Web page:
Alone in the Universe

The universe is much emptier than we once thought it was. Not too long ago, in the era of Einstein and Picasso, it was possible for reputable astronomer to speculate about the canals of Mars (could they possibly be remnants of an ancient civilization?). The science fiction of the mid-twentieth century often postulated a very densely populated solar system: Venus with its steaming jungles, Mars with its red-rose dusty cities half as old as time (with perhaps some hidden survivors encamped like Bedouins among the ruins), perhaps even monstrous intelligent whales swimming in the oceans of Jupiter.

One by one, these speculations were transformed into fantasy. The more we learned about our solar system, the more desolate it became.

And not just the solar system. Given the size and age of the universe, scientists like Frank Drake and Carl Sagan entertained the possibility that the universe was teaming with life with millions of inhabited planets. Inspired by these hopes, the search for intelligent life in space (SETI as the enthusiasts call it) has been going on for several decades now. Perhaps it hasn’t been as wide-ranging as it could be but our ears are cocked to the stars and we are trying to pick up any faint signals of intelligence. So far, only silence.

Increasingly, we have to ask the question raised by physicist Enrico Fermi: “Where is everybody?” There are any number of answers: perhaps the extra- terrestrials just don’t want to talk to us. Perhaps it’s the nature of intelligent species to destroy themselves at the very point at which they can send messages into space. Perhaps the distances are too large to make communication possible (if that were so, then in effect it is the same as if there are no extra-terrestrials at all).

But consider this: It’s entirely possible that earth is the only planet in the universe that is filled with abundant life and self-conscience species. We could be a very tiny and fertile oasis in an unimaginably large desert.

The possibility that we’re all alone in the universe has real implications. If there are no ETs then the survival of earth becomes a matter of more than self-interest. Taking care of the earth becomes a cosmic responsibility. If we muff it here, then it’s game over for life.

3 thoughts on “Alone in the Universe

  1. True.
    But then, who would care?
    But I am just enough of a romantic to believe that the attributes of consciousness mean something.
    I experience hunger. There is such a think as food.
    I experience lust. There is such a thing as sex.
    I experience longing for significance and meaning. . .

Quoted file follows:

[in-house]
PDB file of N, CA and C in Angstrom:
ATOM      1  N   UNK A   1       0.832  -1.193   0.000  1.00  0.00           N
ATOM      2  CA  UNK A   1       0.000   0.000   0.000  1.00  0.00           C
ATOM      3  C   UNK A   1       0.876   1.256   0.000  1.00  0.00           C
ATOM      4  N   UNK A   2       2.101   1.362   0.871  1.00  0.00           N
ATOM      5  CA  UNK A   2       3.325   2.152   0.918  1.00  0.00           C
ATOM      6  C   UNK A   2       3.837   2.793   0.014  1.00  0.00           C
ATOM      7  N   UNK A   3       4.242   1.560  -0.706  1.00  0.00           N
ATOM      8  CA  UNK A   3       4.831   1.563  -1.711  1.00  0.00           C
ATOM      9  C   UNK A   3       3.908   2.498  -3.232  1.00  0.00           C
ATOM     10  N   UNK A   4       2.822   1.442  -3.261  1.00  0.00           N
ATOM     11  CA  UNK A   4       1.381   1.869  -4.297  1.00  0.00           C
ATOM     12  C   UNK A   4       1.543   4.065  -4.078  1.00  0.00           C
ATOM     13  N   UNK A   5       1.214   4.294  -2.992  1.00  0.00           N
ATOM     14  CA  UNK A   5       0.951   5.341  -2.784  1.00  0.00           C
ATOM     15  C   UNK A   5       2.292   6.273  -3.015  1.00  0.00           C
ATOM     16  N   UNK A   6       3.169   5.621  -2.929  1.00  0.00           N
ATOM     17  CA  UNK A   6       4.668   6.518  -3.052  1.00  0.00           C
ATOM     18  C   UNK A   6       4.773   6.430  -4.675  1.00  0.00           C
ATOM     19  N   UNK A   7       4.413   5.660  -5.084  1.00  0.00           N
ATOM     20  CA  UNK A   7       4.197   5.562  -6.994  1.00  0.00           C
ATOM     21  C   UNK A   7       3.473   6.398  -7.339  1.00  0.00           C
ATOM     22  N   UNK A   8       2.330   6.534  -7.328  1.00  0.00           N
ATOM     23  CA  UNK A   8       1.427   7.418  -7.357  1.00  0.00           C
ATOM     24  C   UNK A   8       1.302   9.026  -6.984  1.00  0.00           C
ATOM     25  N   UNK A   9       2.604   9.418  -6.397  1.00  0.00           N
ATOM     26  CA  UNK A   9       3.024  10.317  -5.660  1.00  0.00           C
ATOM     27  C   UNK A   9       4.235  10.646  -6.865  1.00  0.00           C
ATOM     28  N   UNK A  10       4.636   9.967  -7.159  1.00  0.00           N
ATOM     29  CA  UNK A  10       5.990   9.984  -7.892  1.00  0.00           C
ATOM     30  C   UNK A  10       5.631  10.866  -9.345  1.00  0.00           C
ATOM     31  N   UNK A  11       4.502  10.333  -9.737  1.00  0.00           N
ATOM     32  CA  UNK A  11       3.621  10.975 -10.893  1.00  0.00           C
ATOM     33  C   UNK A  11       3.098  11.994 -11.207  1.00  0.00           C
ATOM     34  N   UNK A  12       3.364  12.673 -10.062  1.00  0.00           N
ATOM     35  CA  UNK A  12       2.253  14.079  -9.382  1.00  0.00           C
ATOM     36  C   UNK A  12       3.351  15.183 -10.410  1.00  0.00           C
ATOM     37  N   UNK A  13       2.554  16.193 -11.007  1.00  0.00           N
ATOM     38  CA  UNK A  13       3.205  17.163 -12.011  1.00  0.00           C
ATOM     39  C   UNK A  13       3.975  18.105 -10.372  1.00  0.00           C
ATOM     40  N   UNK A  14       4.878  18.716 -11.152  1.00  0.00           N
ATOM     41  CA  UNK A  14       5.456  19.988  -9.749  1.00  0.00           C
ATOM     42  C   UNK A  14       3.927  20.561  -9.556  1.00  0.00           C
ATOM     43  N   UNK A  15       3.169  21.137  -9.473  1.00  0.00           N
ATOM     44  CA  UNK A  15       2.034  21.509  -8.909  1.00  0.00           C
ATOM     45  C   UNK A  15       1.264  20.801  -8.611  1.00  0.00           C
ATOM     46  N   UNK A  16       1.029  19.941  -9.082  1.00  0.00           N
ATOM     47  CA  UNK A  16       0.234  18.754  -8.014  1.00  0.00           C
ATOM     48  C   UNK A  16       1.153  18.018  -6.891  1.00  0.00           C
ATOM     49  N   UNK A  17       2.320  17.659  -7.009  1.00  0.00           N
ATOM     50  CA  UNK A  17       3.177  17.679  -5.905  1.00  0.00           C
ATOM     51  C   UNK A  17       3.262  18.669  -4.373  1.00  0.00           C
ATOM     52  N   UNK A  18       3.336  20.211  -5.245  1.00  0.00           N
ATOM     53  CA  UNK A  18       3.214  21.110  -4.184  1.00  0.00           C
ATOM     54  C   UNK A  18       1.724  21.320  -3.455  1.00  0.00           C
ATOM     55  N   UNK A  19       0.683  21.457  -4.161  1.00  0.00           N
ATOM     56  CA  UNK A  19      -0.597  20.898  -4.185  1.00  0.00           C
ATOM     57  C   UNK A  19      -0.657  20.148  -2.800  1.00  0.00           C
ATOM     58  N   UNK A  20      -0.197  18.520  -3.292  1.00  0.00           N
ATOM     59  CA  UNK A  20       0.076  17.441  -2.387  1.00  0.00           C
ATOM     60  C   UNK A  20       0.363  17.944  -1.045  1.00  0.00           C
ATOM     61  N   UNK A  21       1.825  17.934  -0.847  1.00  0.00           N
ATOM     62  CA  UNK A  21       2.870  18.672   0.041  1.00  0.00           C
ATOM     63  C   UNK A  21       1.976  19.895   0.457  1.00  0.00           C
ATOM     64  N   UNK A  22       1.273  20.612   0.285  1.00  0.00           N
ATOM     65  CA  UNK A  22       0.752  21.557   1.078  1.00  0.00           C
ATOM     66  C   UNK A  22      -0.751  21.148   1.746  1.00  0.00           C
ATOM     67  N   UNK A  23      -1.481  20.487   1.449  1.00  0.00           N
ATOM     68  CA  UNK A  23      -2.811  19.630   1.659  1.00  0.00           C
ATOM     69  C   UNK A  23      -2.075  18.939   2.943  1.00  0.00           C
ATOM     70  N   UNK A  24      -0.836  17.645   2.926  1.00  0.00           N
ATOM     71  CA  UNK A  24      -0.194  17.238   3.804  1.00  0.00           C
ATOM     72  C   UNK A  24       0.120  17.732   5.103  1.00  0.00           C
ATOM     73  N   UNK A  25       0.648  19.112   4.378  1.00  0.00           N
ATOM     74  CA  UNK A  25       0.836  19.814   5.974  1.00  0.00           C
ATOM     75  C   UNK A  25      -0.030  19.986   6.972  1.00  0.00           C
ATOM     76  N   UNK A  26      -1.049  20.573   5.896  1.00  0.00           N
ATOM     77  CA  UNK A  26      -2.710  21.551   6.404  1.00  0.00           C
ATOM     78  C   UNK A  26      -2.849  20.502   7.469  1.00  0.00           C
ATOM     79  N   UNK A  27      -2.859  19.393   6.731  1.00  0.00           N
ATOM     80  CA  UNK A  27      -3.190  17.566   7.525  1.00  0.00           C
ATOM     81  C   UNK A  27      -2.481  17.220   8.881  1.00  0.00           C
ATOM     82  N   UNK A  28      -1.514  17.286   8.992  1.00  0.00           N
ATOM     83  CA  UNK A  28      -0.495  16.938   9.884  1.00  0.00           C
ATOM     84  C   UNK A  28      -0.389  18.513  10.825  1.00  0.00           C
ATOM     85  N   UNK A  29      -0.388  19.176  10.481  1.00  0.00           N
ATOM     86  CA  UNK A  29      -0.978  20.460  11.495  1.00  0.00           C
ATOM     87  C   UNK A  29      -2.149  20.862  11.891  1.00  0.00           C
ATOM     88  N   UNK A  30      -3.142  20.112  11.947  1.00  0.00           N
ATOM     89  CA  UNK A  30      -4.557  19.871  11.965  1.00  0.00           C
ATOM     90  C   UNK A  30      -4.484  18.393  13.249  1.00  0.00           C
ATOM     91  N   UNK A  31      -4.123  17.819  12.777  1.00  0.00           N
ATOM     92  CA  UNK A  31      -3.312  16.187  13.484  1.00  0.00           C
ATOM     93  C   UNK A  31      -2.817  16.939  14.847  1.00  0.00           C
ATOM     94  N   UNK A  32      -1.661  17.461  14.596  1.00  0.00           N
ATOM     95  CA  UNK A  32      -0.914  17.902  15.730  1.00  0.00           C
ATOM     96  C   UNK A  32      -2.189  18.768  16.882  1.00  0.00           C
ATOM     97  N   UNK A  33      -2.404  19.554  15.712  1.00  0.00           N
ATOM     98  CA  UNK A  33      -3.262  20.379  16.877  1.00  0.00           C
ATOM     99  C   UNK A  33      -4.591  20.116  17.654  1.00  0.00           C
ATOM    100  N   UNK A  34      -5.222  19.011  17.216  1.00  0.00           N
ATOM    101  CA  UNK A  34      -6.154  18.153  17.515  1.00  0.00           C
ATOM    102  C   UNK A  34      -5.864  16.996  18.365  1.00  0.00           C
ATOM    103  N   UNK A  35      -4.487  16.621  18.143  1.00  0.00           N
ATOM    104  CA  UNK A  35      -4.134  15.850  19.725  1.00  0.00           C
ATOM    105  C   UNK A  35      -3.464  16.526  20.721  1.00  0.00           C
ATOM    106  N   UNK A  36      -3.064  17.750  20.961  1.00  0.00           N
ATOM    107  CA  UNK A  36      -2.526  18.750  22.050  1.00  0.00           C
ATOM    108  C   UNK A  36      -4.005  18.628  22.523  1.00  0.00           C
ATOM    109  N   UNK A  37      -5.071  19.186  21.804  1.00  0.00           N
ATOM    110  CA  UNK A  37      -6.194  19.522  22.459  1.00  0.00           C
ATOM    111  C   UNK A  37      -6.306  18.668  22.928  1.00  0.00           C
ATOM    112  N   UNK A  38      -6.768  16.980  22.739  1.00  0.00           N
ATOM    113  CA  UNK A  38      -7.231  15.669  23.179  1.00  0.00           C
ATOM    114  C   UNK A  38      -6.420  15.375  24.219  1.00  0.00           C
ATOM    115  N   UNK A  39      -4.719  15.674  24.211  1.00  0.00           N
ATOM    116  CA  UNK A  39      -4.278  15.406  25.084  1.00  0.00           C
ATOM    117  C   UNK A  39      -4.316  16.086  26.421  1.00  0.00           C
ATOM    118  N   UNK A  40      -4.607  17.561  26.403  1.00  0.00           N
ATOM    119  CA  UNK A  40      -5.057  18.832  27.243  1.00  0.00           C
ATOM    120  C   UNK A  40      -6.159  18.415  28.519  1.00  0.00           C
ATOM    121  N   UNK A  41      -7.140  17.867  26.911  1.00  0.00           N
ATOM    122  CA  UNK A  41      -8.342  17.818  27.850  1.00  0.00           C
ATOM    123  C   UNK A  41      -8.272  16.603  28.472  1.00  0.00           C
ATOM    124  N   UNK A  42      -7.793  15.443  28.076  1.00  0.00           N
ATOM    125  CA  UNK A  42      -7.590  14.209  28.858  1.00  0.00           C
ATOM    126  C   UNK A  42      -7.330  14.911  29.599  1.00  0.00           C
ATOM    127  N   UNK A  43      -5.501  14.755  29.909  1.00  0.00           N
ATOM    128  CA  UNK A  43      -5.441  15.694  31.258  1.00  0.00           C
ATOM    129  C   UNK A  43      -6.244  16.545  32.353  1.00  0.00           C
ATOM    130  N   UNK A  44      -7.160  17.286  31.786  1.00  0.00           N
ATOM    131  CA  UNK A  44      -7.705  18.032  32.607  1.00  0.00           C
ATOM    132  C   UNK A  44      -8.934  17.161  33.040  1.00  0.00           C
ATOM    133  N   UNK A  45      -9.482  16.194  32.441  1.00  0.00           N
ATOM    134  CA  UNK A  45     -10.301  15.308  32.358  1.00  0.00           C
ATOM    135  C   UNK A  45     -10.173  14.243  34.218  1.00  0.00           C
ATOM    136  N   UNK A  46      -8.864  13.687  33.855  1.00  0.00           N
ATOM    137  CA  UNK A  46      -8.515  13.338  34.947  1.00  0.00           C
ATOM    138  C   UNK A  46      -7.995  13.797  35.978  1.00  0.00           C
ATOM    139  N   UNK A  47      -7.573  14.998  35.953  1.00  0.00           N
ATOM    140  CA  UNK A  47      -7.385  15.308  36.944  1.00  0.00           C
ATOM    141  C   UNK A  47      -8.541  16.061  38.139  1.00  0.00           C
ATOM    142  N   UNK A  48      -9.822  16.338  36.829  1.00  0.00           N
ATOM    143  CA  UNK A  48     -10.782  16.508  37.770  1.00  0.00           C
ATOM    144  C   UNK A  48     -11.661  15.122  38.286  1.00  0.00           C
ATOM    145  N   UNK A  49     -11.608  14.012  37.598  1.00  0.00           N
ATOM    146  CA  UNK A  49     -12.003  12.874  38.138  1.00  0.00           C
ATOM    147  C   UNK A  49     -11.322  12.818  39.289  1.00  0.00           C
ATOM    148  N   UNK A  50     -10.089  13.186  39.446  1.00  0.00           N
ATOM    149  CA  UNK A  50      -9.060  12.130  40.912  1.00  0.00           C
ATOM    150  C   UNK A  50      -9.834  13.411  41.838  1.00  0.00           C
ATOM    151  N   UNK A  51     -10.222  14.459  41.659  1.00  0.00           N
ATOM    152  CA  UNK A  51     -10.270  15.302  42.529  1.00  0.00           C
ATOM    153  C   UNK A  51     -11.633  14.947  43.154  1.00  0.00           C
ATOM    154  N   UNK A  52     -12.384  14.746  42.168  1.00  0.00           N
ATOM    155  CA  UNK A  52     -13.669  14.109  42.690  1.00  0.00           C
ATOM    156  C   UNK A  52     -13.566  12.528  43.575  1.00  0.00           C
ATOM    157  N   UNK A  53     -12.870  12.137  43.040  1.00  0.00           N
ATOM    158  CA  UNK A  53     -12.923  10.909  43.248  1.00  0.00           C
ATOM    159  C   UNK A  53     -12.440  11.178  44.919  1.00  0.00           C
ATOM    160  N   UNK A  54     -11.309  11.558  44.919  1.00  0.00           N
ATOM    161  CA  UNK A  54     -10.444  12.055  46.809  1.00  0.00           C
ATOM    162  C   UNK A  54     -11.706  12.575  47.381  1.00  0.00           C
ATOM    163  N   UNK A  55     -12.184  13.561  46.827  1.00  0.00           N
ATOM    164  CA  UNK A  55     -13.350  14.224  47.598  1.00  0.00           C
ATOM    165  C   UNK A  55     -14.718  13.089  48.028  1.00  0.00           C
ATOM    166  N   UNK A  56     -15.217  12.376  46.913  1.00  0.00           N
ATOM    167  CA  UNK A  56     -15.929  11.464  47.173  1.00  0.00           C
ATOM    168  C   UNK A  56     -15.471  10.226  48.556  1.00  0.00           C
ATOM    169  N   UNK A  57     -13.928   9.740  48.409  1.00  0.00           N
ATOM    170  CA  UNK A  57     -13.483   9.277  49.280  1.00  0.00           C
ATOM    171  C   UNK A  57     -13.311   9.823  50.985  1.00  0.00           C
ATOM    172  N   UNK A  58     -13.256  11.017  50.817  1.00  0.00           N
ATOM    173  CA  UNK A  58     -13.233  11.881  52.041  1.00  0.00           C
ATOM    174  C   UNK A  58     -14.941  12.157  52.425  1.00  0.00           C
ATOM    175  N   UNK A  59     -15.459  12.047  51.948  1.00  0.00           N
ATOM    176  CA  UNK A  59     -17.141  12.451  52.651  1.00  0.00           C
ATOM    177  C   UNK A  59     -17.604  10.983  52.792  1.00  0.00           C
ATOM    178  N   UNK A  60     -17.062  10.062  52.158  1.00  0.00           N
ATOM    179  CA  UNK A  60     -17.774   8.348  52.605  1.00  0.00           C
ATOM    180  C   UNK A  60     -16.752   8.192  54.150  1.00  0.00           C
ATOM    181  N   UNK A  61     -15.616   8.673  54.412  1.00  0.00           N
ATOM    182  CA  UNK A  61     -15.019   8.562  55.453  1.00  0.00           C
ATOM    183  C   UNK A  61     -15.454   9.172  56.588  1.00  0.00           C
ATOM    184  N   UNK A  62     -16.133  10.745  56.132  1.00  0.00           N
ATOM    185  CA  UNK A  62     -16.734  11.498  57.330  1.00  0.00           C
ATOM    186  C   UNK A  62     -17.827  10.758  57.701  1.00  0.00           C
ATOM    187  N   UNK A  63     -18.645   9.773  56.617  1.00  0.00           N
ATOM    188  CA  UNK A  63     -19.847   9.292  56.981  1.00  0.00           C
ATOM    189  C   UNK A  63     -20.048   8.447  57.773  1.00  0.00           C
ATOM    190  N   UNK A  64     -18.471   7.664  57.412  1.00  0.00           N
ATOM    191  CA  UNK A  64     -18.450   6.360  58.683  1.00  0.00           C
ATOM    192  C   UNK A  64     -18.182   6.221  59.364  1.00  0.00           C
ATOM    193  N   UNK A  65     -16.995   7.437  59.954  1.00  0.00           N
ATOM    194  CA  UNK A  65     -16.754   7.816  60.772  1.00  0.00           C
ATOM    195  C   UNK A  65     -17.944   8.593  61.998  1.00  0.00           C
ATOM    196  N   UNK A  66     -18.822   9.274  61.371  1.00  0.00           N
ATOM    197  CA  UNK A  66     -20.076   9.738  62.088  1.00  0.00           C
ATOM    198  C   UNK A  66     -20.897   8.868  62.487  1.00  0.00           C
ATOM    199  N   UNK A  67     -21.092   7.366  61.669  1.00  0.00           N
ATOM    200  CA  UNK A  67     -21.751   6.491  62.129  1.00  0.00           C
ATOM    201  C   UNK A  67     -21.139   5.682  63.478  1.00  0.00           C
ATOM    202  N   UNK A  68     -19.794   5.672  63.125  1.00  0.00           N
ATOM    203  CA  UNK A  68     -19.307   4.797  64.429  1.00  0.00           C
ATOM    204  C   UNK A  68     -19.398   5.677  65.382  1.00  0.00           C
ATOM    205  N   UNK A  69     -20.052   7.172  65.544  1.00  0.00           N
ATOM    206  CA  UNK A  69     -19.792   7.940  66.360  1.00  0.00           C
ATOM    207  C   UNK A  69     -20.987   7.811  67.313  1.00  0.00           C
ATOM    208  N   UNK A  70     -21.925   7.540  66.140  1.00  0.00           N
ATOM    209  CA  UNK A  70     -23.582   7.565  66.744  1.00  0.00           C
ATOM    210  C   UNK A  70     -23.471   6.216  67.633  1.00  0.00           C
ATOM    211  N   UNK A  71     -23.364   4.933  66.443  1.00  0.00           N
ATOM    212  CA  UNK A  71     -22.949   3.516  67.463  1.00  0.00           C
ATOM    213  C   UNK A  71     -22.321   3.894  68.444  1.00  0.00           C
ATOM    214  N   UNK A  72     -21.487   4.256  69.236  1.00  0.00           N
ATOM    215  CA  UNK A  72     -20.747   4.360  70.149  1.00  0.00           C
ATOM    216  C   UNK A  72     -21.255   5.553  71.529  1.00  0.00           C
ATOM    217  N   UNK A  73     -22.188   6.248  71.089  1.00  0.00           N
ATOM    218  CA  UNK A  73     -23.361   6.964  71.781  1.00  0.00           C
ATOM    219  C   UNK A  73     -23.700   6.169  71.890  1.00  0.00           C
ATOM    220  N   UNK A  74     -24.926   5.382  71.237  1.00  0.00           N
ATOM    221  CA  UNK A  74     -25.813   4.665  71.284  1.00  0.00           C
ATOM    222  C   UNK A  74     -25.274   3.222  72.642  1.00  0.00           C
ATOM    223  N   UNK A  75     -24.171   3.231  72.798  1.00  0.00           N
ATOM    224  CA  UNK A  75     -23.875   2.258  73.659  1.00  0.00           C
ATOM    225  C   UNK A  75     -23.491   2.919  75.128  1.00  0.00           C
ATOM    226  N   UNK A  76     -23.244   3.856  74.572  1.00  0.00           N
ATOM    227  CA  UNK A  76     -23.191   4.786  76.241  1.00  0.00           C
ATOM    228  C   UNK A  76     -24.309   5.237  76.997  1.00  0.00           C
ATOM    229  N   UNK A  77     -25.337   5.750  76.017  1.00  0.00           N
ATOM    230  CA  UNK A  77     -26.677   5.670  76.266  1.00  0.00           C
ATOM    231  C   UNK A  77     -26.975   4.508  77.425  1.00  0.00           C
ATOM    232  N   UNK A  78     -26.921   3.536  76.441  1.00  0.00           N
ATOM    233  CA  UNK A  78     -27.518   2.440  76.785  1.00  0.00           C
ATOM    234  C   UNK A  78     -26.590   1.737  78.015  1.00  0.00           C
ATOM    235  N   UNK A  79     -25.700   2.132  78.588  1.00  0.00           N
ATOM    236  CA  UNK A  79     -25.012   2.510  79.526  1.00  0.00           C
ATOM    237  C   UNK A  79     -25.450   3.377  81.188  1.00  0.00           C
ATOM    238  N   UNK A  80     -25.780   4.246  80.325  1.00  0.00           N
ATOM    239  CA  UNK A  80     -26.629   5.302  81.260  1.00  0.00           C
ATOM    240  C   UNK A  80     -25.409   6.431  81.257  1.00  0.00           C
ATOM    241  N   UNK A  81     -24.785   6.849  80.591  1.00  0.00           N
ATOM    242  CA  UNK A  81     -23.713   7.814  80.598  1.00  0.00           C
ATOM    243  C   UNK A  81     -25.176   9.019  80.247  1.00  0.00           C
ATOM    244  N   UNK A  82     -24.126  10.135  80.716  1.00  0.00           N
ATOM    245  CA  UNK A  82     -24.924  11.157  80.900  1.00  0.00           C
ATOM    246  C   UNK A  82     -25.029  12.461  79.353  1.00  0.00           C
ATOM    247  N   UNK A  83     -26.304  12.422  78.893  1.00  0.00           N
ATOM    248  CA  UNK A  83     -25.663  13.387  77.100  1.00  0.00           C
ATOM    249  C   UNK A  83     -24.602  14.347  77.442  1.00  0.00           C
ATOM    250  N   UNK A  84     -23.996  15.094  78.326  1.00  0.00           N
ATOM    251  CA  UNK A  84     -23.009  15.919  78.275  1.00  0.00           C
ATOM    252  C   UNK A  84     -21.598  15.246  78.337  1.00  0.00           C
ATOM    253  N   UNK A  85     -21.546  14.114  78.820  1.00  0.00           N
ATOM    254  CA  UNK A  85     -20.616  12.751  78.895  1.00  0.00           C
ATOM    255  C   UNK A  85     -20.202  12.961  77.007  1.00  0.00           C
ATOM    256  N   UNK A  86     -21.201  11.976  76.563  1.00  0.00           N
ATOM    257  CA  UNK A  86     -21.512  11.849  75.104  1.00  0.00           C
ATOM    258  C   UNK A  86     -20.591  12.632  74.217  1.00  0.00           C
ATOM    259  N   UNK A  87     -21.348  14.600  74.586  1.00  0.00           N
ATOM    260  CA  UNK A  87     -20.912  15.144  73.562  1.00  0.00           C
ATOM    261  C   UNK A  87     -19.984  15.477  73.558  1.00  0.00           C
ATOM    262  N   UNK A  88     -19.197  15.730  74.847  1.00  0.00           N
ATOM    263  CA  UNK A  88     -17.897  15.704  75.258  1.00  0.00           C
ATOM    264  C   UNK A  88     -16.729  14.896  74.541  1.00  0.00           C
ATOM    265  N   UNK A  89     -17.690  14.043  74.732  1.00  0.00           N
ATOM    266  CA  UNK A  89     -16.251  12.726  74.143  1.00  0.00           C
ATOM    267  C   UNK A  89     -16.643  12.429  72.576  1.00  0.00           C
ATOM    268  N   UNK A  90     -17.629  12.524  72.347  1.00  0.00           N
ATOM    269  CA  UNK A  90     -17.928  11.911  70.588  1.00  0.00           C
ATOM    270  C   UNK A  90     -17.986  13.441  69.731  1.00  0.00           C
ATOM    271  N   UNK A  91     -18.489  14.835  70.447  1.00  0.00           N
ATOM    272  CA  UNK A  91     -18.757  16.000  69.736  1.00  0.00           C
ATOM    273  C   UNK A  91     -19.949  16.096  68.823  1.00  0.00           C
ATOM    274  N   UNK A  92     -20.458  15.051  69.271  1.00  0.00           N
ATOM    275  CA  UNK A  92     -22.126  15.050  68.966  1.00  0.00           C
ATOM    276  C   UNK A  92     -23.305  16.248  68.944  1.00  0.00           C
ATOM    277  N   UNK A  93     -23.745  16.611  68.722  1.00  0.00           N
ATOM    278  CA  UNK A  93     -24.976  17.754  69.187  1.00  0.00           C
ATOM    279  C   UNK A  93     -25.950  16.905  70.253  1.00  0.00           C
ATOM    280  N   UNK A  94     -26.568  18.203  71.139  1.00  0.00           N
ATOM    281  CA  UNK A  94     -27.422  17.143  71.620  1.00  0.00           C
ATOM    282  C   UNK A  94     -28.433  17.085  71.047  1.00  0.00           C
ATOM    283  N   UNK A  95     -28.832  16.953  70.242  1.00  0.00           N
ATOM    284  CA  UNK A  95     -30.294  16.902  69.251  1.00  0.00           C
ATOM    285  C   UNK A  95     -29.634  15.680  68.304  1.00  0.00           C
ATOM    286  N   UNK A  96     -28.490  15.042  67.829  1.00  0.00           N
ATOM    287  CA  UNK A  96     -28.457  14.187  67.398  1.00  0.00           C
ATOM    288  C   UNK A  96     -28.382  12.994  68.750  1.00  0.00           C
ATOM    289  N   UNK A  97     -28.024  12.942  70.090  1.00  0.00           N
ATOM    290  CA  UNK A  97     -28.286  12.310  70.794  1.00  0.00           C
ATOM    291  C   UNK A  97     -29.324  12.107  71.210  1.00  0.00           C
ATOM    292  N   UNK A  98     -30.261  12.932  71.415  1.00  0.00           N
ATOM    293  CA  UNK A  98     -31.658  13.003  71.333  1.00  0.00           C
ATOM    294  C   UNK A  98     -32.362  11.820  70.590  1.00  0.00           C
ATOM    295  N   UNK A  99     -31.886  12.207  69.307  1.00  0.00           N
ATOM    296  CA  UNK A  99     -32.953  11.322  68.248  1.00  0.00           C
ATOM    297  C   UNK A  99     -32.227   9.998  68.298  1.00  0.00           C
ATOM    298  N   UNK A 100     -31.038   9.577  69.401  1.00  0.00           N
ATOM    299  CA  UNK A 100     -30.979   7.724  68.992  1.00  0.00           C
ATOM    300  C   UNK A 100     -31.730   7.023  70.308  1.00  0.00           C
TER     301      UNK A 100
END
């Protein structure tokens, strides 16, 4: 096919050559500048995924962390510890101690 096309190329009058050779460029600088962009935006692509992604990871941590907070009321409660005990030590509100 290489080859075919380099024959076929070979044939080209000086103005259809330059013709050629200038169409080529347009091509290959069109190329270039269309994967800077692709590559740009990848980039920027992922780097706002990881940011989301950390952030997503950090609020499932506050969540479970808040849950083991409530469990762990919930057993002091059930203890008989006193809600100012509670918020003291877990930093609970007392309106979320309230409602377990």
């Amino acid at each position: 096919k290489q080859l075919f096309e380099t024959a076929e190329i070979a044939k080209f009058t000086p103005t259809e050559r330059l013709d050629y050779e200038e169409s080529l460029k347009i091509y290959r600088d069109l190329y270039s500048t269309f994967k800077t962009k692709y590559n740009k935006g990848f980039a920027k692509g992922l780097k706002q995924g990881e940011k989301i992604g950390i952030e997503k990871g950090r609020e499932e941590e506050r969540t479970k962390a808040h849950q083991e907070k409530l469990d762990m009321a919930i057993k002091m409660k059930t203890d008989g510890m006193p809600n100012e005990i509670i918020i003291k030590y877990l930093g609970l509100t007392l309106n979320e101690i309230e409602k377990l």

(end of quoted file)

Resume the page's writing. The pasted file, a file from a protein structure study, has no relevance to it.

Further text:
Well, what might that portend?
    And dare I find out?

  2. Thanks, Jeet – compelling stuff. Of course other forms of life on earth might do very well in the absence of human beings. I’d like to read Alan Weisman’s book on this (but haven’t yet):

  3. On the other hand, the chemistry of life is demonstrably not particularly rare or special at all, and we’ve known this for some time. Moreover, I would suggest that the plausibility of a life-strewn universe is on the upswing at the moment: the more we discover about bizarre organisms living tucked away in the odder and more inhospitable corners of our own planet, the more evidence we find that water (even liquid water!) may well exist in many places we’ve previously assumed it couldn’t…well, then, the more it looks like our previous ideas about life’s rarity may have to be revised. The discoveries of Viking, that depressed the imagination by overturning the romance of “rose-red cities”, have with our lately increasing knowledge themselves been overturned (even if Mariner’s findings don’t seem likely to be contradicted any time soon, or ever), and in a time when astronomers can responsibly imagine a warm internal ocean for Europa, SETI’s failure seems less suggestive of ultimate solitude every day.

    I would say things are looking up, in fact. One million-year-old dead prokyarote on Mars — just one! — and the uniqueness of Earthly life will have been comprehensively disproved. That seems far more likely today, than it did in Viking’s time. And if life turns out to be rather common stuff after all, especially if roughly-Earthlike extrasolar planets turn out to exist in any kind of profusion…well, the dice-roll you need to throw for life on other worlds starts moving away from boxcars and snake-eyes, and starts heading more towards lucky seven.

    Thankfully, the problem of whether extraterrestrial life exists is becoming more tractable, these days. We may even be able to look forward to making some educated guesses about it sometime soon.

    It’s a very exciting time.

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